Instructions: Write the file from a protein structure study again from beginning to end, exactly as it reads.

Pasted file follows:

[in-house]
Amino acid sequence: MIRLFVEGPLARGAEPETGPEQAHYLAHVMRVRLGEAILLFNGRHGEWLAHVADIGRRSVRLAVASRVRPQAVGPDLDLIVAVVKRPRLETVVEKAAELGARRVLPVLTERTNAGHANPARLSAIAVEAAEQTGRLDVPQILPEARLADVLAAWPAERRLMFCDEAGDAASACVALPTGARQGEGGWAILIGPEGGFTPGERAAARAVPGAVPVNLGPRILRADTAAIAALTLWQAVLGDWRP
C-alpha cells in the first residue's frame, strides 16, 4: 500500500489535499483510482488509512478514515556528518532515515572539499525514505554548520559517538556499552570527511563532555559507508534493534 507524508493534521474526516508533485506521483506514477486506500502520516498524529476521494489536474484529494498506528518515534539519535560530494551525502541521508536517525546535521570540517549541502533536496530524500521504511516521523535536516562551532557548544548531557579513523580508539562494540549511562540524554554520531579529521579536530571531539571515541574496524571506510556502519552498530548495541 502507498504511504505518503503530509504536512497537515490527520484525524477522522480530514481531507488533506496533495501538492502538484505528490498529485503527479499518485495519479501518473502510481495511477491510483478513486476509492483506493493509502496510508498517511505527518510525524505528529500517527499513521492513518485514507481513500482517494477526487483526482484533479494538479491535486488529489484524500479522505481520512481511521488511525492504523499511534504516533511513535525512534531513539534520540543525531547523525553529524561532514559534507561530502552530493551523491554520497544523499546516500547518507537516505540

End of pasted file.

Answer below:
[in-house]
Amino acid sequence: MIRLFVEGPLARGAEPETGPEQAHYLAHVMRVRLGEAILLFNGRHGEWLAHVADIGRRSVRLAVASRVRPQAVGPDLDLIVAVVKRPRLETVVEKAAELGARRVLPVLTERTNAGHANPARLSAIAVEAAEQTGRLDVPQILPEARLADVLAAWPAERRLMFCDEAGDAASACVALPTGARQGEGGWAILIGPEGGFTPGERAAARAVPGAVPVNLGPRILRADTAAIAALTLWQAVLGDWRP
C-alpha cells in the first residue's frame, strides 16, 4: 500500500489535499483510482488509512478514515556528518532515515572539499525514505554548520559517538556499552570527511563532555559507508534493534 507524508493534521474526516508533485506521483506514477486506500502520516498524529476521494489536474484529494498506528518515534539519535560530494551525502541521508536517525546535521570540517549541502533536496530524500521504511516521523535536516562551532557548544548531557579513523580508539562494540549511562540524554554520531579529521579536530571531539571515541574496524571506510556502519552498530548495541 502507498504511504505518503503530509504536512497537515490527520484525524477522522480530514481531507488533506496533495501538492502538484505528490498529485503527479499518485495519479501518473502510481495511477491510483478513486476509492483506493493509502496510508498517511505527518510525524505528529500517527499513521492513518485514507481513500482517494477526487483526482484533479494538479491535486488529489484524500479522505481520512481511521488511525492504523499511534504516533511513535525512534531513539534520540543525531547523525553529524561532514559534507561530502552530493551523491554520497544523499546516500547518507537516505540